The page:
"I used to talk to my father about directing when I was a kid, when I'd be on a television set with him. And in terms of this movie, he was very helpful when I was rewriting the script. I was in a lot of contact with him at that point. I knew where I was going in way that didn't follow a conventional structure, so I left in some holes, maybe, and I felt like whenever he came up with a question that I couldn't answer, it was something I had to look at.
"Then again during the editing process, I'd bring him in on every cut. I didn't doubt myself as far as the particular images I had in my head, and the way that I wanted to tell this story. But just by the nature of the kind of work that he's done, he has shot more film than any director you can name, and he was a big help. He's 70 years old. He's been at it a long time. When you do television, you're shooting so much more film. He'll do the equivalent of 10 pictures a year, vs. somebody in features who does only one. There's an incredible amount of knowledge." Penn smiled at a memory. "Here's something he doesn't know. He came on the set for two days once, and he didn't say a thing for the first day and the second day, he left the set and told me he assumed I had gotten a certain shot, and I lied and said yeah, sure I had, and then I ran back and got it - because he knew I would need it, and he was right."
A real surprise in the movie, I said, is the quiet power of the performance by Charles Bronson. He's been making junk like "Death Wish 3" for so long now that I'd sort of thought that he had stopped caring.
"I liked him as an actor," Penn said, "and I had never met him. I had seen a lot of the stuff he had done earlier on and I always liked him. And you could tell from the outside about how he was sticking by his wife (the actress Jill Ireland) during her struggle with cancer. I always sensed there was a great dignity there. It was pretty clear to me that my instincts about him were right. I needed him for a man who cared very deeply about his family and his dignity, and I knew that if he wanted to do the role, that the things that I thought were important to the character were there."
Bronson paid you quite a compliment, I said, by agreeing to come to the Cannes Film Festival for the film's opening. He doesn't even go to his own openings.
"I took it as a personal favor, because I don't how proud he is or isn't of his own work - because he says he never sees it."
What about your work, as an actor? Isn't there anything there you've come to depend on?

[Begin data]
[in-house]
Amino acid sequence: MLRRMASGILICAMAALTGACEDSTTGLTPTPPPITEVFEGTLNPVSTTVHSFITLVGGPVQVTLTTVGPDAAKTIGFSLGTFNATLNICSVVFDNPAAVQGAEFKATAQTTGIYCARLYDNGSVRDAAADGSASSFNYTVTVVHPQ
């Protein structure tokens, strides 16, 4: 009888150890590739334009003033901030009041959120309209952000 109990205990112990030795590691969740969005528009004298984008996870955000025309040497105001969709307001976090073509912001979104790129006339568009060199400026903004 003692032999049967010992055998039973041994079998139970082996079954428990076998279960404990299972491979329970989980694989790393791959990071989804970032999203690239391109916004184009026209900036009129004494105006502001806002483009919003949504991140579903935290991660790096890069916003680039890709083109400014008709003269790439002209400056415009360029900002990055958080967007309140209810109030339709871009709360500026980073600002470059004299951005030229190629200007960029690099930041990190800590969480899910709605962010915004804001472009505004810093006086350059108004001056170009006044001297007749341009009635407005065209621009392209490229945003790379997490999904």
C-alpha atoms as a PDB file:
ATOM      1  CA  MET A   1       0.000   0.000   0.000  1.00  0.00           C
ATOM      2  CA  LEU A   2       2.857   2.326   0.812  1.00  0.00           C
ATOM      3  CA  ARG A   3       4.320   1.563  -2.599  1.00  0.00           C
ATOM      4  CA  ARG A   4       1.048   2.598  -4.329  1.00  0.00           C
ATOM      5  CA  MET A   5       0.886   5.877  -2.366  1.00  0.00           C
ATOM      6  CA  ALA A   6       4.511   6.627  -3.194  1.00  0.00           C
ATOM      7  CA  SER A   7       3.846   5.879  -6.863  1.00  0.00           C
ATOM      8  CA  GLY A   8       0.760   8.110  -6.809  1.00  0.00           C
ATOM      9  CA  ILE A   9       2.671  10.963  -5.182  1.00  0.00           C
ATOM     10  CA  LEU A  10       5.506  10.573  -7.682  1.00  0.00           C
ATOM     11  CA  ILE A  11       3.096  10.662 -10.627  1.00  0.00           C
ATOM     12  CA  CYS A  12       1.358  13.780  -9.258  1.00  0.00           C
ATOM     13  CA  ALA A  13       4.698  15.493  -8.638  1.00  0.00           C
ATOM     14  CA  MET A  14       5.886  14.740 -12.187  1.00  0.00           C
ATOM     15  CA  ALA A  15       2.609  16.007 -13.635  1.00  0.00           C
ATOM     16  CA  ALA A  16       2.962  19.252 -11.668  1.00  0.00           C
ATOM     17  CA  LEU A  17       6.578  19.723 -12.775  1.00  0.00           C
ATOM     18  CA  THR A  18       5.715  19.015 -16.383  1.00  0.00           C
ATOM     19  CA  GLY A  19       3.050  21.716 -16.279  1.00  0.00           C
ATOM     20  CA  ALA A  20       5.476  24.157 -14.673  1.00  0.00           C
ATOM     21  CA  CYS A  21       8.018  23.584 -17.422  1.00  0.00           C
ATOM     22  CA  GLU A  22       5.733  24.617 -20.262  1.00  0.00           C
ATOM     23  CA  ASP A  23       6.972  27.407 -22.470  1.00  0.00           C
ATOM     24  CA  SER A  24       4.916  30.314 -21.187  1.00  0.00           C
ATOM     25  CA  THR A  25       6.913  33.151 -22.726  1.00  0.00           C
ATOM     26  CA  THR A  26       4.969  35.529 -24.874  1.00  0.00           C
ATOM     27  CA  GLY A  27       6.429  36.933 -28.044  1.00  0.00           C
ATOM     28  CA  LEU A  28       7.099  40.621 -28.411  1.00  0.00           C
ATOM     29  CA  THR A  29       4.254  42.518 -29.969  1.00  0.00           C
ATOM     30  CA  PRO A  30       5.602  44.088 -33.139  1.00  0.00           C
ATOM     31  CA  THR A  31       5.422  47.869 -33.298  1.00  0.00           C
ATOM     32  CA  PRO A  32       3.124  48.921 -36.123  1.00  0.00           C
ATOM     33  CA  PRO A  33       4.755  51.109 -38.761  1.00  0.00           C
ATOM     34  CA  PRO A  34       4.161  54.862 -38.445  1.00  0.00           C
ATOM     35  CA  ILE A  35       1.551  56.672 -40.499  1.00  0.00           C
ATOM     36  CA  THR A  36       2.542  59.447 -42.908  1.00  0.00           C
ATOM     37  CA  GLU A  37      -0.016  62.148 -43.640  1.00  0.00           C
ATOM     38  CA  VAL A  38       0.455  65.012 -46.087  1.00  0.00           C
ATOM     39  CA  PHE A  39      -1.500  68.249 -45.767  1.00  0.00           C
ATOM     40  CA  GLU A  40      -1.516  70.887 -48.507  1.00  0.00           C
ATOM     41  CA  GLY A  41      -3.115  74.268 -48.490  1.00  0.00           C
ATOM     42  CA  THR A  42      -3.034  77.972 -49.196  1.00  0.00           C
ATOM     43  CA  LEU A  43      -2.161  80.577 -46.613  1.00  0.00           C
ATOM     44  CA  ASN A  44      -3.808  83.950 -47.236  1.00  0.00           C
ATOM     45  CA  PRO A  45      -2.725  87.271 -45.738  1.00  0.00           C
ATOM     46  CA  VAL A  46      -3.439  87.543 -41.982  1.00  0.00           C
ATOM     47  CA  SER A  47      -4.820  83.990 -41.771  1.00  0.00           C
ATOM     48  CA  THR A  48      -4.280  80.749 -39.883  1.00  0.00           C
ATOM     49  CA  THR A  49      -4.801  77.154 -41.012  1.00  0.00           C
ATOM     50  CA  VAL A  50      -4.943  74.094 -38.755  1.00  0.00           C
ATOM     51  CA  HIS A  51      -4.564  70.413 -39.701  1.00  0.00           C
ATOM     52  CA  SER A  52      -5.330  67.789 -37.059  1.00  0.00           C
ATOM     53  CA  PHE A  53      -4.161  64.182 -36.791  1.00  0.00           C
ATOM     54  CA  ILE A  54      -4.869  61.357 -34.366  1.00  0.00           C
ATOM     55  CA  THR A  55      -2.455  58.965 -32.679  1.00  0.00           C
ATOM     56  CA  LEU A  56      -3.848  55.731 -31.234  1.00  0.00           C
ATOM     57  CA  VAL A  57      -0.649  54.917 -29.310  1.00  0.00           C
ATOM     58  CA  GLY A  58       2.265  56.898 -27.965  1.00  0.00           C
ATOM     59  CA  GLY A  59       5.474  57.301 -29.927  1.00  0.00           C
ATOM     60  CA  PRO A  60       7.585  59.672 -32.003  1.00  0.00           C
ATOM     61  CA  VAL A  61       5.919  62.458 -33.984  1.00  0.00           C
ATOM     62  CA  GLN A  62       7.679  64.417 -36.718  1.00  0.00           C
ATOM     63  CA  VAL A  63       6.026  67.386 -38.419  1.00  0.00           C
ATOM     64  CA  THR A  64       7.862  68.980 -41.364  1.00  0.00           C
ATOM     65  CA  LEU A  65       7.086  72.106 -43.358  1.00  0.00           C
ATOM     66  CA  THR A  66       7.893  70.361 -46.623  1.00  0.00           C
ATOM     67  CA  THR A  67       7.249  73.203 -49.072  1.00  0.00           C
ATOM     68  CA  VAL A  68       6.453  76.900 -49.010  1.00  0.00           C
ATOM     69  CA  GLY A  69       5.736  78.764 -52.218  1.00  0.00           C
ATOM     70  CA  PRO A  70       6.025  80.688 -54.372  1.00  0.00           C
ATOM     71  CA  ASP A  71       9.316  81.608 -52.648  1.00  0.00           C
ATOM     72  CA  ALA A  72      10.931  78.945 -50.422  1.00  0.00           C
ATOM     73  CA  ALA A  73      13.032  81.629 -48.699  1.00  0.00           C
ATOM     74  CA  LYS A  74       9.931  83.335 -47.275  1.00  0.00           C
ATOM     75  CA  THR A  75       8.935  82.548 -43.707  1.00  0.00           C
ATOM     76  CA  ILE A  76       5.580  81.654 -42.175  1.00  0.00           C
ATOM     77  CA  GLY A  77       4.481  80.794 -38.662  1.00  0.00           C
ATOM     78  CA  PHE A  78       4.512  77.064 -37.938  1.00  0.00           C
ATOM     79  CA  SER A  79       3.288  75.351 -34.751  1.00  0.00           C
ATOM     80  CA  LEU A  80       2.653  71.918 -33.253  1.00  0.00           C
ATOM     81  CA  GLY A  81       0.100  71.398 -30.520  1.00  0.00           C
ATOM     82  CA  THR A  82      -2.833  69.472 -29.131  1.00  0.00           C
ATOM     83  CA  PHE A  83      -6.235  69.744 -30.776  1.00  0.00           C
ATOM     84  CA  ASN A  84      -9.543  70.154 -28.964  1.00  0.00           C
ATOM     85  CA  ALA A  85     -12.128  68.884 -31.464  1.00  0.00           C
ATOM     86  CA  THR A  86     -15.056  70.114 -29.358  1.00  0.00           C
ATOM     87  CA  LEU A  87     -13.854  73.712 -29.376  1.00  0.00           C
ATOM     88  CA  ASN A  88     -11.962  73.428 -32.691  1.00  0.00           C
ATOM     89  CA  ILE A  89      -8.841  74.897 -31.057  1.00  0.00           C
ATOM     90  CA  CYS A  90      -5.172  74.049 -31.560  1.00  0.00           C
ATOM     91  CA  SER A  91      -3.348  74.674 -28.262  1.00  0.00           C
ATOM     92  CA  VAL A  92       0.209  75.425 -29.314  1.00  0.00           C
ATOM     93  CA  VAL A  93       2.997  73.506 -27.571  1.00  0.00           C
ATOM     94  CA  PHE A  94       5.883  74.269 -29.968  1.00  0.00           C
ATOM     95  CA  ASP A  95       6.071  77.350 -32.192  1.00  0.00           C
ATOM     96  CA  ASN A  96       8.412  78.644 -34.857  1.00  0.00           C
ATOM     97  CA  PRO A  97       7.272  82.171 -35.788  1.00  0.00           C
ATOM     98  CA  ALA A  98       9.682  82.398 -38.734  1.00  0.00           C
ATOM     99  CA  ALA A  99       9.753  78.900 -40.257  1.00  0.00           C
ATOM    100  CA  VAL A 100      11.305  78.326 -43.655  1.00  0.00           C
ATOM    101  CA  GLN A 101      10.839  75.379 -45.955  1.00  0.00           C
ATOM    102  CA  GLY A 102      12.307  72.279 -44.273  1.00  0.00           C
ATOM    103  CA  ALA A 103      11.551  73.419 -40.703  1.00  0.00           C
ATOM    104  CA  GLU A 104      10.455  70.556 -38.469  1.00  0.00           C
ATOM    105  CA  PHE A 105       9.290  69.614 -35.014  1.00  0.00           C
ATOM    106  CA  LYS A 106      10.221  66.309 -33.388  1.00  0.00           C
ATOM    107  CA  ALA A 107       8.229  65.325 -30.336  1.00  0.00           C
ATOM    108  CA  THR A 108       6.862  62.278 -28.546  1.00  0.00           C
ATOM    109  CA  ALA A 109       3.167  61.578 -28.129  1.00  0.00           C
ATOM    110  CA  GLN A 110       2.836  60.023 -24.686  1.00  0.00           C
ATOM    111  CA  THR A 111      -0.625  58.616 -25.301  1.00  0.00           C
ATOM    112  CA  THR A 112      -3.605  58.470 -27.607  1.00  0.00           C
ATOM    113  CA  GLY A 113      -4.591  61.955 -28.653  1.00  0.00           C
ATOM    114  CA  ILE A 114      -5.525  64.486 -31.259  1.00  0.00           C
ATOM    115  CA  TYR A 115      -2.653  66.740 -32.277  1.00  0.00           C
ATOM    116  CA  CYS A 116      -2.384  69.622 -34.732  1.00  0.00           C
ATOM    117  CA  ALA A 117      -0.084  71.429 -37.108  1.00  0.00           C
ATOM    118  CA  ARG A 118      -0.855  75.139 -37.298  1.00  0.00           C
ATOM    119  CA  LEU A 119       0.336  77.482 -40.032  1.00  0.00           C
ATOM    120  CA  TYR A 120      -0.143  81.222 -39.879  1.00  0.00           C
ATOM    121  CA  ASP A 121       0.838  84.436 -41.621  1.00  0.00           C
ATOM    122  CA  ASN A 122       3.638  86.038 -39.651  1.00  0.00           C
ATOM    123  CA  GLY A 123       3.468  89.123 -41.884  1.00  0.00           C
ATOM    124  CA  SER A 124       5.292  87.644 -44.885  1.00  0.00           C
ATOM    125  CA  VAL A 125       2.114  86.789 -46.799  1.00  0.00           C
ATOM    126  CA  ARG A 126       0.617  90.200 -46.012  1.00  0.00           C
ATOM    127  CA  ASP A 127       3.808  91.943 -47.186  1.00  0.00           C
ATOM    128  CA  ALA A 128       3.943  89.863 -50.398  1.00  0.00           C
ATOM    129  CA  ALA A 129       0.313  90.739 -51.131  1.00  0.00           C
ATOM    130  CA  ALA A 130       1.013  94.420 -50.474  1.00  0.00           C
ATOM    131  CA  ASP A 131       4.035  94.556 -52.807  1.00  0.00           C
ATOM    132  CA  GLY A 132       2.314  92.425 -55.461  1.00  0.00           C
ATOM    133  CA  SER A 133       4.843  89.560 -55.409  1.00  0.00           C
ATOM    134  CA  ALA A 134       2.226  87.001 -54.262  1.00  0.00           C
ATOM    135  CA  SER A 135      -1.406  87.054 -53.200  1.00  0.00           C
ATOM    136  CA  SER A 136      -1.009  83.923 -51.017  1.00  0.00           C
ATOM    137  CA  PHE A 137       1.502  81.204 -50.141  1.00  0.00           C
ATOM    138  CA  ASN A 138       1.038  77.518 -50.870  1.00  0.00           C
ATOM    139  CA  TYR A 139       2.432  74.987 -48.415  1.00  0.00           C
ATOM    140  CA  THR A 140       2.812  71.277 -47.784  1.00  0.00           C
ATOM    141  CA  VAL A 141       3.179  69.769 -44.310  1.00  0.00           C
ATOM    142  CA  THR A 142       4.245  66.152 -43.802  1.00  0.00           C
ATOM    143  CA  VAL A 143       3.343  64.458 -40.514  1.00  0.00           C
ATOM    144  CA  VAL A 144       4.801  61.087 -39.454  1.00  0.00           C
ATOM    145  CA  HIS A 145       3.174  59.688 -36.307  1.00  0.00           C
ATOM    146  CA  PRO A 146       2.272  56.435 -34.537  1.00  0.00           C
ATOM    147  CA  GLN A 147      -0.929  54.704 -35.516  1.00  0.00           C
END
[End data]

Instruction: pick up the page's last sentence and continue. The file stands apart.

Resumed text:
"I think I've finally weaned myself away from that dependence. What I liked about what happened to me when I made movies was only enhanced by directing one of them." You could actually be serious about not acting again?
"Well, financial considerations could enter into it, if I have a rough time as a director. As an actor, I think I was always pretty comfortable in the job. I tended to fill my time pretty well. It never bothered me to get a call at 6 in the morning call, and not shoot until 2 in the afternoon. I liked the feel of a movie set.
"What I do find, when you're working as an actor, there are certain elements you've got to hold on to, in an imaginary sense, like the mood of a character, all day long. The director has to hold onto things, too, but they're not so imaginary. They're very tangible things, which I like, and have always liked in anything I've been involved in - carpentry or anything else. Also, as an actor, you have the burden that what goes down will be a piece of yourself for eternity. So it always means so much to you. As a director, you have actors to do that for you, and they can ruin their lives for the check that you get for them. You've got these consistent tangible building blocks to play with. As good of a time as I anticipated having as a director, I had that much better time."
You sent me a note once, I said, thanking me for some article I'd written - because your parents liked it. When you were getting all that bad publicity, what touched me was that you were so unhappy that it made your parents unhappy.
He lit another cigarette.
"Well, it came at a time, I think, when it was basically the chic thing to say in the press that I was somebody to wipe a- - - - with."
That period seems to be over now.
"There's some lingering kind of effect, like a fart in a phone booth, but basically it's over. Once I got divorced."